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Hotheaded Emanuel may be White House voice of reason

Some Democrats are blaming the president for not listening more to his chief of staff, Rahm Emanuel.
Some Democrats are blaming the president for not listening more to his chief of staff, Rahm Emanuel. (Bill O'leary/the Washington Post)

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Emanuel and Axelrod declined to comment for this article.

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"During this whole civilian-trial debate, Rahm's gut instincts knew that taking KSM to New York for civilian trials was going to be a misstep," Graham said. "He has a better ear for domestic politics on this issue than anybody in the administration, quite frankly."

With the Justice Department in charge, Emanuel tried to keep tabs on the process through Graham. "He'd say: 'How's it going? Did you tell them they were going to lose you?' And in terms a sailor could understand."

One administration official close to Emanuel did not dispute that Obama had overruled Emanuel on some key policy issues. "It's not germane what the discussion was beforehand, what his idea was, because once a decision is made, he puts himself whole-hog behind it," the official said of Emanuel. "It would be difficult for people to discern what his [original] position was."

'Taking flak'

Emanuel's allies say there is no such thing as Rahm at rest. According to almost everyone who has ever worked with him, he has an insatiable need to be in the mix, and he is deeply concerned with the news of the day. His office is the White House nerve center. "In order to get a final decision, everything needs to go through Rahm's office," said a former administration official who thinks Emanuel should delegate more.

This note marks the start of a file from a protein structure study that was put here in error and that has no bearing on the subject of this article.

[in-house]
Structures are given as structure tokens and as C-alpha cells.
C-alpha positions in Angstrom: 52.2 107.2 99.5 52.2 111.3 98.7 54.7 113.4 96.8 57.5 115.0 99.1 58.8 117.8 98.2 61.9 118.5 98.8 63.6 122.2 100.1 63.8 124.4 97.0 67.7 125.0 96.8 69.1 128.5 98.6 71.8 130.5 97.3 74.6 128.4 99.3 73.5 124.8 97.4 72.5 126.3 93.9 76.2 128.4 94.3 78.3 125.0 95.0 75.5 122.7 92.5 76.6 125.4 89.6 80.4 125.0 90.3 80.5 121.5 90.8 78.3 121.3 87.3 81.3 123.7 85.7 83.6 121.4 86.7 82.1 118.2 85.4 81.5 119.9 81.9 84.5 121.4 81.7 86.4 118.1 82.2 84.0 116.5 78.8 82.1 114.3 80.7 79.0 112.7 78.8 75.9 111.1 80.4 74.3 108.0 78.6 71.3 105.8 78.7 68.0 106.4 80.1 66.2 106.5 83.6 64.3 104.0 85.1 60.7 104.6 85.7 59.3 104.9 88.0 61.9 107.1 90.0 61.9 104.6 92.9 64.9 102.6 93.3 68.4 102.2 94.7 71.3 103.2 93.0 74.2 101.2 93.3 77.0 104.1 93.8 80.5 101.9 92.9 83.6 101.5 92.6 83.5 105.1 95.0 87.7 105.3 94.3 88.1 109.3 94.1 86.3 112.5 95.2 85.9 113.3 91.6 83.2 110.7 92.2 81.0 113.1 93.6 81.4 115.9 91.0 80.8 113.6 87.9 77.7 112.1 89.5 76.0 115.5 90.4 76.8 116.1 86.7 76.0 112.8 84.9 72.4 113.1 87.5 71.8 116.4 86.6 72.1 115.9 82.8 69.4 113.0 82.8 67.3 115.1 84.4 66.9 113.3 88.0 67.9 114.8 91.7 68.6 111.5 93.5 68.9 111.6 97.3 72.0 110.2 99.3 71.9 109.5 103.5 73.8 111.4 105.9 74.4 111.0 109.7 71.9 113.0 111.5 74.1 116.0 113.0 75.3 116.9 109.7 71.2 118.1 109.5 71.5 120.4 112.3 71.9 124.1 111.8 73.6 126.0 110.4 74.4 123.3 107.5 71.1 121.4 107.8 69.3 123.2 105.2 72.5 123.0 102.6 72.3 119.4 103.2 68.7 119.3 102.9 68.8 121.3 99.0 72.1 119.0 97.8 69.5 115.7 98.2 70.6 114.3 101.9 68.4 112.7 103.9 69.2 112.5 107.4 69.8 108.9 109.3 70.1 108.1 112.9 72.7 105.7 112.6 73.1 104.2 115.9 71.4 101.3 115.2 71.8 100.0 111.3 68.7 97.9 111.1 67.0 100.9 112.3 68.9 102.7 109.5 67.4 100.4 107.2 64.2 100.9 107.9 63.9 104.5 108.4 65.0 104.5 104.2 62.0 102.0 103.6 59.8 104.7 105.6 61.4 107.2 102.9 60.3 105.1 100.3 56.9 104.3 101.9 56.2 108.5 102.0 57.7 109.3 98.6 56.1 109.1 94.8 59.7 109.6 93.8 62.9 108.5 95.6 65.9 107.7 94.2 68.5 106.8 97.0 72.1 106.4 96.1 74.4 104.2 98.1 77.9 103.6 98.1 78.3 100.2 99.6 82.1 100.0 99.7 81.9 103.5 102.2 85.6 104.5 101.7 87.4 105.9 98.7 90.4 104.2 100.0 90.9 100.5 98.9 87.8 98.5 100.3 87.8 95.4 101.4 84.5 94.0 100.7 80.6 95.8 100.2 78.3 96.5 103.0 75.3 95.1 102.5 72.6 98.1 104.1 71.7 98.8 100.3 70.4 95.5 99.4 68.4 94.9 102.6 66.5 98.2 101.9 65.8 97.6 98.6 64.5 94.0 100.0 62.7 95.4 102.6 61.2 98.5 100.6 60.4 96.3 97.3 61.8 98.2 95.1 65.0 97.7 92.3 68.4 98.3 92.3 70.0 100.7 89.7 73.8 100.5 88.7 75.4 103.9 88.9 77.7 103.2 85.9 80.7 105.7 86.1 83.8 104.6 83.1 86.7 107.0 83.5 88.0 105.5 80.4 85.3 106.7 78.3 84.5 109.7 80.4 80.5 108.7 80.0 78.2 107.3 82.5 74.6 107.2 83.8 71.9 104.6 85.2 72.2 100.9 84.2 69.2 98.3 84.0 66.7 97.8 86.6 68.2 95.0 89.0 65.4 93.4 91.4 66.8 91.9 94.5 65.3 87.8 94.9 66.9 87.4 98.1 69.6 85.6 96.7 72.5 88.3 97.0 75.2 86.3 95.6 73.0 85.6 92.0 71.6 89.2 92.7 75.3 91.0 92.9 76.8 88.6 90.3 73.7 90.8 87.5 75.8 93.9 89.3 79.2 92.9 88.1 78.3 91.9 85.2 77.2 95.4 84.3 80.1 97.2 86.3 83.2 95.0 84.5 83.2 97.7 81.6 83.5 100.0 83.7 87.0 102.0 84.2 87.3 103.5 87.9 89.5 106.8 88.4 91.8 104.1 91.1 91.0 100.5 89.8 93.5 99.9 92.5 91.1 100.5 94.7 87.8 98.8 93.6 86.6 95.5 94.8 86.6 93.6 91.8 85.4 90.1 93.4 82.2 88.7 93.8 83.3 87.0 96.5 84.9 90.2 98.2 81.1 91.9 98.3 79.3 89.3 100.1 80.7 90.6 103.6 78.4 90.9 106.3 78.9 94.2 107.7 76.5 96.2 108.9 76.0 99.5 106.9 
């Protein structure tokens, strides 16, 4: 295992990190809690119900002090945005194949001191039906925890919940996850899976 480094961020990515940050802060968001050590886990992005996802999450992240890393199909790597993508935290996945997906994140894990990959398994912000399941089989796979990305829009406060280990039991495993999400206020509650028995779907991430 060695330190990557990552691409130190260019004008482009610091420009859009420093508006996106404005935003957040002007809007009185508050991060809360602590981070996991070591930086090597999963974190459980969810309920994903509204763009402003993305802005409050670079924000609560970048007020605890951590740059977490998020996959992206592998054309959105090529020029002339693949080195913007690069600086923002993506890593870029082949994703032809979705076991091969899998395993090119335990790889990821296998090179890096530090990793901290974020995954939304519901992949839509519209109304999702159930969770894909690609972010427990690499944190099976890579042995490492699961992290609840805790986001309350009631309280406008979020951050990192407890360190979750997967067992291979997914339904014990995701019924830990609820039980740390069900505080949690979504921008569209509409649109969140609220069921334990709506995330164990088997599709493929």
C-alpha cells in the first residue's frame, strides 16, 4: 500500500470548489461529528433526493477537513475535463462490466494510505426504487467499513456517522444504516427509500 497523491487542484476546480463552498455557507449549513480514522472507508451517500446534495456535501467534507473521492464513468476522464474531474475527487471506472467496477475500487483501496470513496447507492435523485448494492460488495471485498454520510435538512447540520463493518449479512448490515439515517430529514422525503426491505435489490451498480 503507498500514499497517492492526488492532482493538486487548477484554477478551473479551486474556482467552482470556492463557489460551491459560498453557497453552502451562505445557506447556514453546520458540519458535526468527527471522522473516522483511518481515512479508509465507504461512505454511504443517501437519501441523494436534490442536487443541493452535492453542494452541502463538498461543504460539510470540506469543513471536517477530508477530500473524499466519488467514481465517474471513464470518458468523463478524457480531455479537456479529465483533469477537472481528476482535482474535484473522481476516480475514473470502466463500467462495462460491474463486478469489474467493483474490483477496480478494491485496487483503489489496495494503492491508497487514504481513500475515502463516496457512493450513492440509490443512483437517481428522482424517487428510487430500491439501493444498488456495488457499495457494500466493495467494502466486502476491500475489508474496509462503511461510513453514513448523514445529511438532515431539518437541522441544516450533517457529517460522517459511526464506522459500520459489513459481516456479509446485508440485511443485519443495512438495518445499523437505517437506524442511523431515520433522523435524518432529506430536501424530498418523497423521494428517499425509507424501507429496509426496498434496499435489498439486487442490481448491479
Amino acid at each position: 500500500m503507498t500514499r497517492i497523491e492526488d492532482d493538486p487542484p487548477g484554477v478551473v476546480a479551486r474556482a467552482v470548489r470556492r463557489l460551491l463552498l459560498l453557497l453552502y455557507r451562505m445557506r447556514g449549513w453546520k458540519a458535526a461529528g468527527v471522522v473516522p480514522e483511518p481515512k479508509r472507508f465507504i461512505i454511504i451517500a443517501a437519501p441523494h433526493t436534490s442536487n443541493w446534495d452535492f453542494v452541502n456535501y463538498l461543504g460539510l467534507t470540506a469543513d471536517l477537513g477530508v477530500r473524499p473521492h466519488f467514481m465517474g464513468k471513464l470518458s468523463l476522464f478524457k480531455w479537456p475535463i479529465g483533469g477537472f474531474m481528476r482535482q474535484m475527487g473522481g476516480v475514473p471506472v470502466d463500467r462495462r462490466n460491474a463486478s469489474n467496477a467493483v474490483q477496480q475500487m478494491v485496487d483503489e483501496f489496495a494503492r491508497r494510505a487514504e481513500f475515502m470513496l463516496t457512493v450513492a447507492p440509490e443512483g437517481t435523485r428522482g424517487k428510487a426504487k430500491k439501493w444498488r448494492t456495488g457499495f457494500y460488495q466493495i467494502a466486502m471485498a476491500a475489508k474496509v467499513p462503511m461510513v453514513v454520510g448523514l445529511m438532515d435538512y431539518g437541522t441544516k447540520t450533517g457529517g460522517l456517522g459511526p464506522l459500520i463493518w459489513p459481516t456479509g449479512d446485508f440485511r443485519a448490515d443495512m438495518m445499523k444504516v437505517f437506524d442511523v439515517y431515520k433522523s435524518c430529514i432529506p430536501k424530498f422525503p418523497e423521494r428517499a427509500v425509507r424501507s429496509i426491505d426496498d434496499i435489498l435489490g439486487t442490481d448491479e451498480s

Every morning, Emanuel leads a 7:30 meeting with about 10 senior administration aides, pushing through the president's priorities, all listed on index cards embossed with the title "Chief of Staff." Throughout the day, one senior administration official said, Emanuel might call six times to determine whether he can cross off an item. If not, it is on the list the next day.

The official said Emanuel surveys colleagues' opinions "more than people think." Emanuel's initial reaction to criticism is likely to be slamming down the phone. But usually, he calls back after a few minutes, the official said, and says, " 'Okay, let's talk.' "

His weighing in on a mind-boggling swath of governmental and political activity adds to his outsize image as chief of staff of everything. As a result, he can be blamed for almost everything, especially as health-care legislation became stuck, the president's approval ratings dipped and widespread angst about the economy fueled a GOP resurgence.

"When the going gets rough, the chiefs of staff are always on the firing line," Sen. Olympia J. Snowe (R-Maine) said last week.

Emanuel's aversion to distractions from the president's agenda has caused conflict, and disappointment, on the Hill.

Rep. Luis V. Gutierrez (D-Ill.), who wrote Obama a letter of support for Emanuel's appointment, now says it was "a mistake."

"For Rahm, power and preservation of power is always the number one priority," Gutierrez said. He said Emanuel corroded Obama's commitment to immigration reform, and he gleefully compared the renewed scrutiny on Emanuel, and the popular Washington parlor game of when he'd return to pursue other opportunities in Chicago, to "vultures circling."


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